It is good to be reminded that the rate of economic growth
is not constant, that it has varied a good deal in the past, and that it may
decline over the indefinite future, as feared by Robert Gordon in the study
discussed critically by Becker. I agree with the criticisms, of which the
central one is that the future is unpredictable, including not only the
technological future but also the political future and the future of personal
tastes and preferences. Moreover, almost all prediction is extrapolation from
current conditions, so pessimism is characteristic of economic predictions made
during a period of economic depression, such as the United States remains in.
The material standard of living of many Americans is very high; roughly 20 percent of American households have an annual income in excess of $100,000. At that level, desire for leisure (including early retirement), or for goods and services that are labor-intensive, making productivity gains (from capital substitution) difficult to achieve, may retard economic growth yet increase economic welfare. At the same time, growing inequality of income may reduce the demand for goods and services in lower household-income quintiles, with negative effects on economic growth. Although it seems unlikely, one can at least imagine a situation in which growing inequality of income produces a rich upper crust satiated with material possessions and a vast underclass unable to afford many such possessions, and this would be a pattern inimical to economic growth.
For reasons explained by Keynes, consumption drives the economy (by stimulating supply and hence employment, which in turn provides income for further consumption), and so if the desire for consumption flags, the economy would grow very slowly, or not at all, or would decline, unless government picked up the slack. Yet if the flagging of desire for consumption represented simply a satiation with material possessions and a resulting preference for leisure, economic welfare might actually increase rather than decrease. Europeans, judging from the average length of the work week in Europe relative to the United States, place a higher value on leisure than Americans, and maybe we will grow more like Europeans, once our economy recovers from its present doldrums.
Of course we mustn’t press the idea of material satiation too far—as Keynes did in his 1930 essay “Economic Possibilities for Our Grandchildren.” It predicts that barring another world war or some comparable tragedy, a century hence per capita income would be four to eight times greater because of continued capital investment. So far, so good; despite another world war, GDP per capita in the United States has increased almost six-fold since 1930 (and Britain’s per capita income about the same), and we still have 18 years to go before the century is up. Keynes thought the increase in per capita production would lead to a dramatic fall in the hours of work; by 2030 a person would have to work only 15 hours a week to maintain his standard of living. The “economic problem” would have been solved and the challenge would be to fill up people’s leisure time with rewarding leisure activities. Unlikely! People in wealthy countries like the United States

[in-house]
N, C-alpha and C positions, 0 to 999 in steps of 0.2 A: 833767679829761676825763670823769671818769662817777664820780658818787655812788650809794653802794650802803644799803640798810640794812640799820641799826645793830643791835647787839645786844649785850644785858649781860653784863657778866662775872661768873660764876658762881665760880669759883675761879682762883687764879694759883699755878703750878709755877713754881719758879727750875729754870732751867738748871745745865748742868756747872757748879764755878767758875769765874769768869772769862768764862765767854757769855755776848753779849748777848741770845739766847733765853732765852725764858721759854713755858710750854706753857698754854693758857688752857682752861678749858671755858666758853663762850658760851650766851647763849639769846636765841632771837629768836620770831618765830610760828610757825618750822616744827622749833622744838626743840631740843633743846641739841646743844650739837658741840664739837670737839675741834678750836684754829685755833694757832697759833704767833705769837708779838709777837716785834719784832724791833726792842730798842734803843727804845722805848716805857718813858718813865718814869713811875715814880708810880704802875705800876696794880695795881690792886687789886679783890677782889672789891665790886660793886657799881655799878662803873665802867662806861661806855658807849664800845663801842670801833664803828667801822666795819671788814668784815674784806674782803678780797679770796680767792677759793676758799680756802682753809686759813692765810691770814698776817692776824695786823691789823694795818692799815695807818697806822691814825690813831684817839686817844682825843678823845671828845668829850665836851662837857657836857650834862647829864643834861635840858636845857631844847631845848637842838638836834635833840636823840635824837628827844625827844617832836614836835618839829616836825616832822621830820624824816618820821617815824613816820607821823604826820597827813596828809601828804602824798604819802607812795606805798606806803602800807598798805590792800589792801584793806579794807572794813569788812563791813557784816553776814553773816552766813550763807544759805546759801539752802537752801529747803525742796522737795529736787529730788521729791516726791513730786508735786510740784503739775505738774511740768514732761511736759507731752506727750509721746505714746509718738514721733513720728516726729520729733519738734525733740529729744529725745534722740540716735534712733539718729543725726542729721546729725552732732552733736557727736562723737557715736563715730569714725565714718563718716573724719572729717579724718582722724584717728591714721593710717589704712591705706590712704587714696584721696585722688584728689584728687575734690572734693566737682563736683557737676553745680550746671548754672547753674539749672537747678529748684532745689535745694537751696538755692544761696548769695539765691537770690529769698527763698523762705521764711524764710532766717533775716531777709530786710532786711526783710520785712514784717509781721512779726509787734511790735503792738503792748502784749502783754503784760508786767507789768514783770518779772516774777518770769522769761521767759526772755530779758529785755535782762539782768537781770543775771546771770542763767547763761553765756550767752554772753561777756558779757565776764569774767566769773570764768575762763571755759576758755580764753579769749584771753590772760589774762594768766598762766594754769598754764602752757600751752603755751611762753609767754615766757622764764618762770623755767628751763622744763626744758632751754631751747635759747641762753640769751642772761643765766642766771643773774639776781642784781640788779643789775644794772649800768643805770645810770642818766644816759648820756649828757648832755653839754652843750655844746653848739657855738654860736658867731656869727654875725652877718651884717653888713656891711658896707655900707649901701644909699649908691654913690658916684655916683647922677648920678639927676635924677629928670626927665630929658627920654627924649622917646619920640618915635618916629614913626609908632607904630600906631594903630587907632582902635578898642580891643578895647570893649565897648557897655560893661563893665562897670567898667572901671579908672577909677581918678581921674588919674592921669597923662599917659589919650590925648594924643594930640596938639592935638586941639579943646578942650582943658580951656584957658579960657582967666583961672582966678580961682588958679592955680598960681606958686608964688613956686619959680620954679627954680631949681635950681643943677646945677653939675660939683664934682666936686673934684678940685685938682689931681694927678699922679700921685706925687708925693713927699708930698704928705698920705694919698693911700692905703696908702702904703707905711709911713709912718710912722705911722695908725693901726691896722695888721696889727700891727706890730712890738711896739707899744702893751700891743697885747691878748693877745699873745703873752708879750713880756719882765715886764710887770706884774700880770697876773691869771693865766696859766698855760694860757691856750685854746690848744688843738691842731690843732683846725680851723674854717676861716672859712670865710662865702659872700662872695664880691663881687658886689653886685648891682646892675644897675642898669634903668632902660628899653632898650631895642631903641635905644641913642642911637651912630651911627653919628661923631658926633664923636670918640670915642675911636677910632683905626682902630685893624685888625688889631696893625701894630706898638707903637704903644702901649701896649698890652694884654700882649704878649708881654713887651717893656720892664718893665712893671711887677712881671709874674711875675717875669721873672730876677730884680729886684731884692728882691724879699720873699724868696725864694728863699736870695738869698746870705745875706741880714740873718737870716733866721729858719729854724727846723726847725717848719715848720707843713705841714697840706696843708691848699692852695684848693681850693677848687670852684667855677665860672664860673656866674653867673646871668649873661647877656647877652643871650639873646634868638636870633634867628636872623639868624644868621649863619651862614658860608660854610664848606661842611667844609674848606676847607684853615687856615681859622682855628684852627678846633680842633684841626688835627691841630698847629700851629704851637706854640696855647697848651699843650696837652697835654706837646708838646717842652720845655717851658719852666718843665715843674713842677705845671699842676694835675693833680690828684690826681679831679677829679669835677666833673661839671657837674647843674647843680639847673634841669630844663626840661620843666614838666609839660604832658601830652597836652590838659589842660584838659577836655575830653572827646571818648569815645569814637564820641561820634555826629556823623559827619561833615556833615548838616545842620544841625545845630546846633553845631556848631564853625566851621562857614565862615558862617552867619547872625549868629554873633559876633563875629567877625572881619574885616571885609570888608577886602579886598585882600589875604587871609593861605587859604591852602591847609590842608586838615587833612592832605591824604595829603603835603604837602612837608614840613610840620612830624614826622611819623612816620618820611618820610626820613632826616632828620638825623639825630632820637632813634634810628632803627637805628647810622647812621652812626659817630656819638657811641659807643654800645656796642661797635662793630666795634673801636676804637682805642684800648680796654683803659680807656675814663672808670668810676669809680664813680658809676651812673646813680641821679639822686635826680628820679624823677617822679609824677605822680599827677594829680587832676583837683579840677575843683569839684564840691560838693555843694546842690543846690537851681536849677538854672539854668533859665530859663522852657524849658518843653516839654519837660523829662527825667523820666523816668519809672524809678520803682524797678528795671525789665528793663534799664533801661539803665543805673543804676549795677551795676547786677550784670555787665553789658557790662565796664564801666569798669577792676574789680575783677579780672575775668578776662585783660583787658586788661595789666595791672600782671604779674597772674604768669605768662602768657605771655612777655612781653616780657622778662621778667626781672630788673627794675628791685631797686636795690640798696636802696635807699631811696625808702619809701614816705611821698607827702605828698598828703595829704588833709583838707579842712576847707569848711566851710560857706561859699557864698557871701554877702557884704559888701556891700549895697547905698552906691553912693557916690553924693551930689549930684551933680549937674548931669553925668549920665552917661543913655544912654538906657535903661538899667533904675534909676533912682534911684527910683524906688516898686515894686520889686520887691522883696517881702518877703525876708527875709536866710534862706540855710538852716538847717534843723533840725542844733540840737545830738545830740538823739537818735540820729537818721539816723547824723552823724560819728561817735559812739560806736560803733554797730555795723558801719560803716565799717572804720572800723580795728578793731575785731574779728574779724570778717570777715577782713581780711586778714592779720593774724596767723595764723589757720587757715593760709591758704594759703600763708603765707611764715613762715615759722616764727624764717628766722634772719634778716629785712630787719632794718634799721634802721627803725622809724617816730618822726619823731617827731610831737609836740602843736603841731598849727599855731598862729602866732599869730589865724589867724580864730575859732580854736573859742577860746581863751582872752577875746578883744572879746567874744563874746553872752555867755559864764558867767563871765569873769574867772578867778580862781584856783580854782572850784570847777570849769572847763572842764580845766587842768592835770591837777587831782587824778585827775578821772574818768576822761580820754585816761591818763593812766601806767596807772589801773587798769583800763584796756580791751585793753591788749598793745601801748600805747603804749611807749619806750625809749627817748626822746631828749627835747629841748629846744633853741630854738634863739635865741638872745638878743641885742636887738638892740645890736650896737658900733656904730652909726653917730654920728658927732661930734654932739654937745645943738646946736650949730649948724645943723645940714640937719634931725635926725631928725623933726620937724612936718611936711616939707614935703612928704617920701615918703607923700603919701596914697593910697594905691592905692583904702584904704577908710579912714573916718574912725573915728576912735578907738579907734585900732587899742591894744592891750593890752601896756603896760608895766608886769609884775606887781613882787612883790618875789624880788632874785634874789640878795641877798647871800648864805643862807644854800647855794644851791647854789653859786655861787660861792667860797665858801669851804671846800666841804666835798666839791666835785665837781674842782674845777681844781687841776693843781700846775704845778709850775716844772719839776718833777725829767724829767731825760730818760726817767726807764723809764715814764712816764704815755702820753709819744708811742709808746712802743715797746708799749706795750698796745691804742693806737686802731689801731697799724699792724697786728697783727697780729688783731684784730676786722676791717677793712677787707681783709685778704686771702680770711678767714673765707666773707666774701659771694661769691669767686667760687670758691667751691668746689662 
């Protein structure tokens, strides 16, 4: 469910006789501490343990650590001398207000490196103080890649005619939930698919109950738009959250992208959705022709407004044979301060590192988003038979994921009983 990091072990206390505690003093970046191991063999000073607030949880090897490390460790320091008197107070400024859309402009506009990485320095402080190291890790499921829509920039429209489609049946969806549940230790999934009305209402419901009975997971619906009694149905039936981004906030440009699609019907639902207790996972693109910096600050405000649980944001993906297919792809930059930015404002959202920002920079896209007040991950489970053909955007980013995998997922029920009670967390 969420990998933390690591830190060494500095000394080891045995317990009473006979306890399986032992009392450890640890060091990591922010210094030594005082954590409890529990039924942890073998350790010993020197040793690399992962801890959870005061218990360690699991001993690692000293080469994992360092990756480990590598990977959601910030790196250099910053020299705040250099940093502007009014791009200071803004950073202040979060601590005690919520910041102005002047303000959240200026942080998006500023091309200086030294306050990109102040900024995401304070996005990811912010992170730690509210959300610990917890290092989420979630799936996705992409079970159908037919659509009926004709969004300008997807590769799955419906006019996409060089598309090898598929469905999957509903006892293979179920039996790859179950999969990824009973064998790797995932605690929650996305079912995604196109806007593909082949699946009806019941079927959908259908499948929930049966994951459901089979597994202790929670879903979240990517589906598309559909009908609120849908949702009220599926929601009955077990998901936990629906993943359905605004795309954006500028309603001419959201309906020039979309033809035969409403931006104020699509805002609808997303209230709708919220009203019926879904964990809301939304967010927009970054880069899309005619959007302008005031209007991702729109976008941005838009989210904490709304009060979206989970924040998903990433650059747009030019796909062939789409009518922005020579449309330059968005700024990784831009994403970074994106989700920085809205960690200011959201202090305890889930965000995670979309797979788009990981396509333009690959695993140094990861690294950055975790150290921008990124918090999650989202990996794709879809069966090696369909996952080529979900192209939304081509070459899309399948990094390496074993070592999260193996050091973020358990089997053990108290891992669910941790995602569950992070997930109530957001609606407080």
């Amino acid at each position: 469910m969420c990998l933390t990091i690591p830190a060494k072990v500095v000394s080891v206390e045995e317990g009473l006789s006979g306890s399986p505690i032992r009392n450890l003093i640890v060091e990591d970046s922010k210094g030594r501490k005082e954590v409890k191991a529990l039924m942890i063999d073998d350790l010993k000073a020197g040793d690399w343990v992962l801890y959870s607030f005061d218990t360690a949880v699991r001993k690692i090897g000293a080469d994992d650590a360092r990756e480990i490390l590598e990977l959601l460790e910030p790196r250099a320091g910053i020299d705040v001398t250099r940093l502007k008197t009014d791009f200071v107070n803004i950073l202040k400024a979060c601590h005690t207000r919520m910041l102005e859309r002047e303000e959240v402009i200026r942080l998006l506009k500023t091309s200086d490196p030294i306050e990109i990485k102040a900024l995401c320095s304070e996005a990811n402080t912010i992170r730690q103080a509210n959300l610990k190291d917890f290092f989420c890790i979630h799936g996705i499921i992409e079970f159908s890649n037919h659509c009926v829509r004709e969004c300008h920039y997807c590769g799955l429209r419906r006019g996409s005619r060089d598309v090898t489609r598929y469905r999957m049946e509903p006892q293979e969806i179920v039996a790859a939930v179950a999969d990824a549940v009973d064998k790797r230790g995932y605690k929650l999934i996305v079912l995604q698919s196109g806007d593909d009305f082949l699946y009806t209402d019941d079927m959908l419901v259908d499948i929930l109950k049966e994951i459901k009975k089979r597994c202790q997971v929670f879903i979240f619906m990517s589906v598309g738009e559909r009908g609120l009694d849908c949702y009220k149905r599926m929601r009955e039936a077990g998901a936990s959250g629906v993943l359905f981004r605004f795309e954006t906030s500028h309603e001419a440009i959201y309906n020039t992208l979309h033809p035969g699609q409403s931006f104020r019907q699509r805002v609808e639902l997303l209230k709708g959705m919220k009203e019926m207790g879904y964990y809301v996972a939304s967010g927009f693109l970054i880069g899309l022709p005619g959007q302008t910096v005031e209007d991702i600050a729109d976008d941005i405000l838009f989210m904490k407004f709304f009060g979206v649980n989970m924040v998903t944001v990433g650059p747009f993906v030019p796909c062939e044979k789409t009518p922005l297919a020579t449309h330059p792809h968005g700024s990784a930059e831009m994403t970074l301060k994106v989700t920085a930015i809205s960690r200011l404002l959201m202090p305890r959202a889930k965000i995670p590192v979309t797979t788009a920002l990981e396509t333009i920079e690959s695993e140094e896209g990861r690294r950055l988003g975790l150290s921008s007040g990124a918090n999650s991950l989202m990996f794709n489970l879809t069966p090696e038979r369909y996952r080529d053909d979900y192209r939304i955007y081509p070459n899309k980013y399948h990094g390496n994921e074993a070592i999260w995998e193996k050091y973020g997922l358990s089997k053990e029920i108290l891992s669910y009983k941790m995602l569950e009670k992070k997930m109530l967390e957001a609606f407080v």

and Britain are working fewer hours per week on average than in 1930: roughly 40 rather than 50. But Keynes thought that by 2010 the average would be 20. Material
satiation is not in the offing, but there is no iron law of economics that the
work week shall not fall below 40 hours; increased substitution of leisure for
work may continue as incomes continue to rise.
Probably economic growth is not something to worry about,
but rather concern should focus on correcting inefficient practices, such as
reluctance to allow the immigration of highly qualified scientists and
engineers because of the competition they would offer to our citizens in
technical careers; or nepotism in higher education; or neglect of
infrastructure; or excessive criminalization; or our screwed-up tax system—the
list goes on and on. Correcting inefficiencies will enable more rapid economic
growth—or less, if people’s preferences are for goods, services, or activities
(or inactivity) in which productivity is difficult or impossible to increase.
Economic growth should be thought of not as a goal, but as a byproduct of an
efficient economy; the focus of policy should be on means rather than ends.